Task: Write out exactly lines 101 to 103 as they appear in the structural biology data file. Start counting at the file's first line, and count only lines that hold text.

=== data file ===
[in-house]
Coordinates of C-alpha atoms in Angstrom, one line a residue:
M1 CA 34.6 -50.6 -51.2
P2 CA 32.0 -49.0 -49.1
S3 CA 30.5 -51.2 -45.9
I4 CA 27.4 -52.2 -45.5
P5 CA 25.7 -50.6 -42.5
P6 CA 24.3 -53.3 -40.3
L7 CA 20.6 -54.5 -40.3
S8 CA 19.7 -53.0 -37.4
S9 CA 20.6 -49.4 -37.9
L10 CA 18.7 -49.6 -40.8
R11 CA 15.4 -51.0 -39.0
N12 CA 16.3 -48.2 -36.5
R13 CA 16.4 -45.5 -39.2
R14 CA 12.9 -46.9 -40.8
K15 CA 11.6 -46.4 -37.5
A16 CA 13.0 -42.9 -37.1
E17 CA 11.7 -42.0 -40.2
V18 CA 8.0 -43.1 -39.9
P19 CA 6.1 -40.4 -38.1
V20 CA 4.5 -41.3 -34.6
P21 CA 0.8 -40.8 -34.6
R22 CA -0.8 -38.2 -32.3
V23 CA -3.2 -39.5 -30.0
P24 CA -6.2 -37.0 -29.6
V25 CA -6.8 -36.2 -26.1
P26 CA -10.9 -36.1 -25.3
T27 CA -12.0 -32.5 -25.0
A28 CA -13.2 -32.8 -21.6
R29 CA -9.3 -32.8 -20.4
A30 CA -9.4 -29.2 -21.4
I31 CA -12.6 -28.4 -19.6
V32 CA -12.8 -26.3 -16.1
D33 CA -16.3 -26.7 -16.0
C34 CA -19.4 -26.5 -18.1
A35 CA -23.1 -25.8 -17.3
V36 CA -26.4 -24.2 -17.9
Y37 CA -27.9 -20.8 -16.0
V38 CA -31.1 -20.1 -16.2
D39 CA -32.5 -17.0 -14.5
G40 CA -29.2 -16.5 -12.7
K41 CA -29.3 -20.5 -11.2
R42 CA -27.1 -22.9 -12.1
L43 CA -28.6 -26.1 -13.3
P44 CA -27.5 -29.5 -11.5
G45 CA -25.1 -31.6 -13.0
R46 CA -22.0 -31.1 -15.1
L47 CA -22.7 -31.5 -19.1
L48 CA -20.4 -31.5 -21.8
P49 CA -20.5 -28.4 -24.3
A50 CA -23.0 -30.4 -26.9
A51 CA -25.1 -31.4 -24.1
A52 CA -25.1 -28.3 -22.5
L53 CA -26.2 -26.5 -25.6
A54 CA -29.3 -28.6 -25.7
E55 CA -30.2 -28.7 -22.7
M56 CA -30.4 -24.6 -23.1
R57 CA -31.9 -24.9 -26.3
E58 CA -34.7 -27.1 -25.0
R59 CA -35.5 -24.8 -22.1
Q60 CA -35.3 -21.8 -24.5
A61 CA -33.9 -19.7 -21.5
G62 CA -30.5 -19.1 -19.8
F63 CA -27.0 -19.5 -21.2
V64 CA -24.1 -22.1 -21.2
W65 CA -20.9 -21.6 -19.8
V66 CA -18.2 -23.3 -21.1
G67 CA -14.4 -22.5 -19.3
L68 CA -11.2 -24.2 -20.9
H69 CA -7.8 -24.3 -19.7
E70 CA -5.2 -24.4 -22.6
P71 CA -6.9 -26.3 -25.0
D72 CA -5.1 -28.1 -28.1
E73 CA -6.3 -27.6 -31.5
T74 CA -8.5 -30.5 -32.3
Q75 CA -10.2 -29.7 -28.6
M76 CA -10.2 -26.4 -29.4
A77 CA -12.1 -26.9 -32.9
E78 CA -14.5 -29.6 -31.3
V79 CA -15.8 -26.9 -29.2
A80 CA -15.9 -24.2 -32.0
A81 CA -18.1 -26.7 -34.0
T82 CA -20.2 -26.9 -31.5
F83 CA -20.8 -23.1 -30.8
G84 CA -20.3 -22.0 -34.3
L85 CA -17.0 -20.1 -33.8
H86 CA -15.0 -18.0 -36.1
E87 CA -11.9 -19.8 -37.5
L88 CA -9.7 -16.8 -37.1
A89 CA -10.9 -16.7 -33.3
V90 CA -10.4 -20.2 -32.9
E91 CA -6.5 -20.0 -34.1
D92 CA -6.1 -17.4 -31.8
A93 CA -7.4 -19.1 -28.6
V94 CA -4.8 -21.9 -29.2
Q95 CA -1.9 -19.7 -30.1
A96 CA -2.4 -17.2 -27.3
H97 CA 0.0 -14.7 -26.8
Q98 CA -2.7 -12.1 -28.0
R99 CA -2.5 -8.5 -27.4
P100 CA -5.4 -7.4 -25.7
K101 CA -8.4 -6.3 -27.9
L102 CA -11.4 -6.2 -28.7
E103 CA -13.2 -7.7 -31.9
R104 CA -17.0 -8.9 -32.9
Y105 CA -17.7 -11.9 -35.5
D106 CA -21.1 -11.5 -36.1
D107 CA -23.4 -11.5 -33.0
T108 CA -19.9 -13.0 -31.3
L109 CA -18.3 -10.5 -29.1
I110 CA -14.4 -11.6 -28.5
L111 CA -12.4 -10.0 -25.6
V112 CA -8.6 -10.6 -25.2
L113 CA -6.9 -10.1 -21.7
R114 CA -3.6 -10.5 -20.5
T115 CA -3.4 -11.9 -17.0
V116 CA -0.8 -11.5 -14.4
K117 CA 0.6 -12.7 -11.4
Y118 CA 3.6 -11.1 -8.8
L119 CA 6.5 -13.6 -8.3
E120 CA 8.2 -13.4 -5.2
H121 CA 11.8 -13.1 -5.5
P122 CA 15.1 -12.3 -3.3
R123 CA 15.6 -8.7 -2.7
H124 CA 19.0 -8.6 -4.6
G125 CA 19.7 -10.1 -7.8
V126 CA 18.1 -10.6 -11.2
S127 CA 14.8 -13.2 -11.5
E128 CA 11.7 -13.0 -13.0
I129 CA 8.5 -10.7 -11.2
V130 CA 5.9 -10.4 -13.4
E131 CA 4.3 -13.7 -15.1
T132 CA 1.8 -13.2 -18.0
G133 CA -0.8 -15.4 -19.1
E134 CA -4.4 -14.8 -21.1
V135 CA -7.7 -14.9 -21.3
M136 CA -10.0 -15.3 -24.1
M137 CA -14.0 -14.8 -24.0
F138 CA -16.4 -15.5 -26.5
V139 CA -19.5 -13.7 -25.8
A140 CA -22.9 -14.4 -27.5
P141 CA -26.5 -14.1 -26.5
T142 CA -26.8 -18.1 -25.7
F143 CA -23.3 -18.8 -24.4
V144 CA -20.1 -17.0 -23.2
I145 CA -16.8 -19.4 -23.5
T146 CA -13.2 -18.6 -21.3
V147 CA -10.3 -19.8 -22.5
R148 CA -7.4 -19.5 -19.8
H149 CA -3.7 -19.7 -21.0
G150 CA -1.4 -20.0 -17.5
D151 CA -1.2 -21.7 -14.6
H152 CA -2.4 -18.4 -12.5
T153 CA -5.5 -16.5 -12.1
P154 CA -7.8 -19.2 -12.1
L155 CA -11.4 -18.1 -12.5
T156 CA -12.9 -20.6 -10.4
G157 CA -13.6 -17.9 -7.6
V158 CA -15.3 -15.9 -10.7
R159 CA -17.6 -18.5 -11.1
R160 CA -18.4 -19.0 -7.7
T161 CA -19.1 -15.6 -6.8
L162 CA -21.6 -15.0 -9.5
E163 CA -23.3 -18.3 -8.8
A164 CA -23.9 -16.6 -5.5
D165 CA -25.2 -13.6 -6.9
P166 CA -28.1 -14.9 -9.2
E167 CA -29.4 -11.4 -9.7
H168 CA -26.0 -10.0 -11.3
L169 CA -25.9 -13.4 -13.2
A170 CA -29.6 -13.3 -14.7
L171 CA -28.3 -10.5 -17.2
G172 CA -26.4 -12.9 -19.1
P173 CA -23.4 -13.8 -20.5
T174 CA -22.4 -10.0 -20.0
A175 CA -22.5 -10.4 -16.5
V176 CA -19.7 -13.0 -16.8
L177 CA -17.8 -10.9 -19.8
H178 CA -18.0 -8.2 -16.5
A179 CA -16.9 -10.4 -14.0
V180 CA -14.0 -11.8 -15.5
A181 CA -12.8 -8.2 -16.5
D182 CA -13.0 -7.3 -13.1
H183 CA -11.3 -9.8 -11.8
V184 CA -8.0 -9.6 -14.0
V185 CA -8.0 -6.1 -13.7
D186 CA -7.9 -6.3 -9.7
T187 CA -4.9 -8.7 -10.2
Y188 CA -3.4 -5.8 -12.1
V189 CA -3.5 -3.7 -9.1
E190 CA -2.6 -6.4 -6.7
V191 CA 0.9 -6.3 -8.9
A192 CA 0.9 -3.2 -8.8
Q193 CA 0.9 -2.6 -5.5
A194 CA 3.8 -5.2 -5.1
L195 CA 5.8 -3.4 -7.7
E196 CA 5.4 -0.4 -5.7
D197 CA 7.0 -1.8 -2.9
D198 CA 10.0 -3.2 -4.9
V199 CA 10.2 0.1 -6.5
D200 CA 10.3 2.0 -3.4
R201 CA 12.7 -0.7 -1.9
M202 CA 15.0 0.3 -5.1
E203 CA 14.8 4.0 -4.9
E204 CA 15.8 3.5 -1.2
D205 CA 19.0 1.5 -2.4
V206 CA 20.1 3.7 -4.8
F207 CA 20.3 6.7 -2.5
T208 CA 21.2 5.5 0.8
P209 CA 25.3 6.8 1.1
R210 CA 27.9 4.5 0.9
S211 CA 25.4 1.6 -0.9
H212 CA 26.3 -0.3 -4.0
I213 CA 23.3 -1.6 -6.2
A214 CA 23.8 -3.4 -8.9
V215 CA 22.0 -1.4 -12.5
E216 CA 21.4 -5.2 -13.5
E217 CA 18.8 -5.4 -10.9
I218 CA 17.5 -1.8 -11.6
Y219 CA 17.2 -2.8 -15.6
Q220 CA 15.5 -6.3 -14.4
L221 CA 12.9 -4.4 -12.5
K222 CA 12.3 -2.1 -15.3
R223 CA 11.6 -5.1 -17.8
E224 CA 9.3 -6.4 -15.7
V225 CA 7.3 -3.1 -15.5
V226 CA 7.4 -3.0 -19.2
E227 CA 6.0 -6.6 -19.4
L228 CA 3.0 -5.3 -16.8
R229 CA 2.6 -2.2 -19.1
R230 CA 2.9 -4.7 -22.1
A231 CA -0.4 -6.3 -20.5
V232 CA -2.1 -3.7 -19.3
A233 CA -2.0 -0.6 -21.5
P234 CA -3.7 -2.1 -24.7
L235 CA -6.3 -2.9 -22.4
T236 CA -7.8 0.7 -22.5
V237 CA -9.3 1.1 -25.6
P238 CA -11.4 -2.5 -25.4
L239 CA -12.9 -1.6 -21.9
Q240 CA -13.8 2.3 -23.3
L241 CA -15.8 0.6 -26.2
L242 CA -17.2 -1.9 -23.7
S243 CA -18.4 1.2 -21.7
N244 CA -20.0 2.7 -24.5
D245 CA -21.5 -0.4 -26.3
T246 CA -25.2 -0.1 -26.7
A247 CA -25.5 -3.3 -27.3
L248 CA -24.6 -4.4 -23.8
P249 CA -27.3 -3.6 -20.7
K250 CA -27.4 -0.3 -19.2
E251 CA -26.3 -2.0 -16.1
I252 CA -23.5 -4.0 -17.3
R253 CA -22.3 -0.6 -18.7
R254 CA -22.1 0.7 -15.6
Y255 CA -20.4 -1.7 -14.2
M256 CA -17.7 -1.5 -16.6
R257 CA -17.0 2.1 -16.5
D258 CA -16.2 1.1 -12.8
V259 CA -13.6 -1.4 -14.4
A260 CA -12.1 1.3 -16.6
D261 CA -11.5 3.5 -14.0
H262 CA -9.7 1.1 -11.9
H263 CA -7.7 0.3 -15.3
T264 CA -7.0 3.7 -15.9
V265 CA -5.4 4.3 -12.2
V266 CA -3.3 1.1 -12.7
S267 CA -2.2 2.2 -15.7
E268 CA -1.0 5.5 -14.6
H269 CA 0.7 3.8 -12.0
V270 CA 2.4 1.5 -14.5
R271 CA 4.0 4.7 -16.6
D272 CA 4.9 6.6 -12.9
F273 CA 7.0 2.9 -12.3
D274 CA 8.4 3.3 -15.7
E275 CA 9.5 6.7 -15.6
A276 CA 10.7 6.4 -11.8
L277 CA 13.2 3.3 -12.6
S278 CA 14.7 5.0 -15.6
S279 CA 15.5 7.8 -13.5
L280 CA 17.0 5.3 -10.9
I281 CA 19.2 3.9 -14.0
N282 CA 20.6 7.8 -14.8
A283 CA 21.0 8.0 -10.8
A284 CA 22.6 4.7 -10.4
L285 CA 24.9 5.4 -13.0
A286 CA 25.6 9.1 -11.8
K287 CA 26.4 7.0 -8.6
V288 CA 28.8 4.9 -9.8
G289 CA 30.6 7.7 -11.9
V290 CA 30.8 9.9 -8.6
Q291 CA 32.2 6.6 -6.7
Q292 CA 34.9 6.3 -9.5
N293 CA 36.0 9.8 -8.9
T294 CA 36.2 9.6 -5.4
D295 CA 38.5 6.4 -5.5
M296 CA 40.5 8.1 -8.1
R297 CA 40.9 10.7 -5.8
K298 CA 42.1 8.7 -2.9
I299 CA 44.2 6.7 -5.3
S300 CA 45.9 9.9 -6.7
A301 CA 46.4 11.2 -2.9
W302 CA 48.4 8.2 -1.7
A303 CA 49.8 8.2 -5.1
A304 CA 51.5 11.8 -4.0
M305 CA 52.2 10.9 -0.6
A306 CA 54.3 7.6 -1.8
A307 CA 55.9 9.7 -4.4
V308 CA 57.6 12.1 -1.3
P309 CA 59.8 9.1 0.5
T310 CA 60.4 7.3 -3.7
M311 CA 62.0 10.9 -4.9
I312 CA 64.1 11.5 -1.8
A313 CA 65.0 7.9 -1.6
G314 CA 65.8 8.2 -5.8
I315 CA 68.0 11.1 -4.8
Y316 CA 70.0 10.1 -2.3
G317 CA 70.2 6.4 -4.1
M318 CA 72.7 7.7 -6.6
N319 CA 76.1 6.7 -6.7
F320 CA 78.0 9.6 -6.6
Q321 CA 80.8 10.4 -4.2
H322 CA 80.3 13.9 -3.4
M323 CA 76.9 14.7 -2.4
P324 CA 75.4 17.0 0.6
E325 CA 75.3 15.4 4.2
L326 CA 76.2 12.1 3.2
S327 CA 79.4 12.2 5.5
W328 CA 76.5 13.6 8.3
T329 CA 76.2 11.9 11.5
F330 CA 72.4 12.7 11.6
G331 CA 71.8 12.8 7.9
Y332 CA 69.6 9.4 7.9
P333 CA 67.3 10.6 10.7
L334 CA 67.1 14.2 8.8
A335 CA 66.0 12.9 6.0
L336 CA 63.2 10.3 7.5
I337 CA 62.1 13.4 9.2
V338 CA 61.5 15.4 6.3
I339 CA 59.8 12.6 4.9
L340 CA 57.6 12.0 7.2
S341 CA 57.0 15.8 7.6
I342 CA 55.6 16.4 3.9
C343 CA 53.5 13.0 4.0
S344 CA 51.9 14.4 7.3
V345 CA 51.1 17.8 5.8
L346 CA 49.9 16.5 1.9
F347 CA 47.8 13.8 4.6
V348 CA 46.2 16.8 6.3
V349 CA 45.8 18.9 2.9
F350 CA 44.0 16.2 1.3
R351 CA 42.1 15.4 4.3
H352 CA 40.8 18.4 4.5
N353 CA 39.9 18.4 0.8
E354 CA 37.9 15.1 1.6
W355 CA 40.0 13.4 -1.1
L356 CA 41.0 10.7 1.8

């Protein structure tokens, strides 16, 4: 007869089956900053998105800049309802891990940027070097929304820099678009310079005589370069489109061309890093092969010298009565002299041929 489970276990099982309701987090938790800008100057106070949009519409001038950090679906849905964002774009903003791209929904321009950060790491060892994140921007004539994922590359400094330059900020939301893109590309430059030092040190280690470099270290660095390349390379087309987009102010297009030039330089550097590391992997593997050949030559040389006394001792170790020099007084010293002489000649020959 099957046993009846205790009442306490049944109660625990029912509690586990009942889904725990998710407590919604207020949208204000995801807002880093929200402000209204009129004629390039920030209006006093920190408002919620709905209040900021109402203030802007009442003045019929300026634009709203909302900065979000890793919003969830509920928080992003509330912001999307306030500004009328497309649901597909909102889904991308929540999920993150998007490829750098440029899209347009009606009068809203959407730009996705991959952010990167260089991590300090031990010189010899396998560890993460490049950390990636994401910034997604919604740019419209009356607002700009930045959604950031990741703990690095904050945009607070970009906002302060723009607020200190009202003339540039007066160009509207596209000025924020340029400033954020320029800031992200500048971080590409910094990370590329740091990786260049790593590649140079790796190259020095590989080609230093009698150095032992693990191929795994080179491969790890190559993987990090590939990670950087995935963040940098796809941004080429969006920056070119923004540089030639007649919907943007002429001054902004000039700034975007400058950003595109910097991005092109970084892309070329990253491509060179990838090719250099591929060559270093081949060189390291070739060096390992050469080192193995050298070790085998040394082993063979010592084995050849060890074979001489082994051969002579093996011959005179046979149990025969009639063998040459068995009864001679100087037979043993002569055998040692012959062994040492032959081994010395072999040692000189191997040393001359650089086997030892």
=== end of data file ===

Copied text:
R99 CA -2.5 -8.5 -27.4
P100 CA -5.4 -7.4 -25.7
K101 CA -8.4 -6.3 -27.9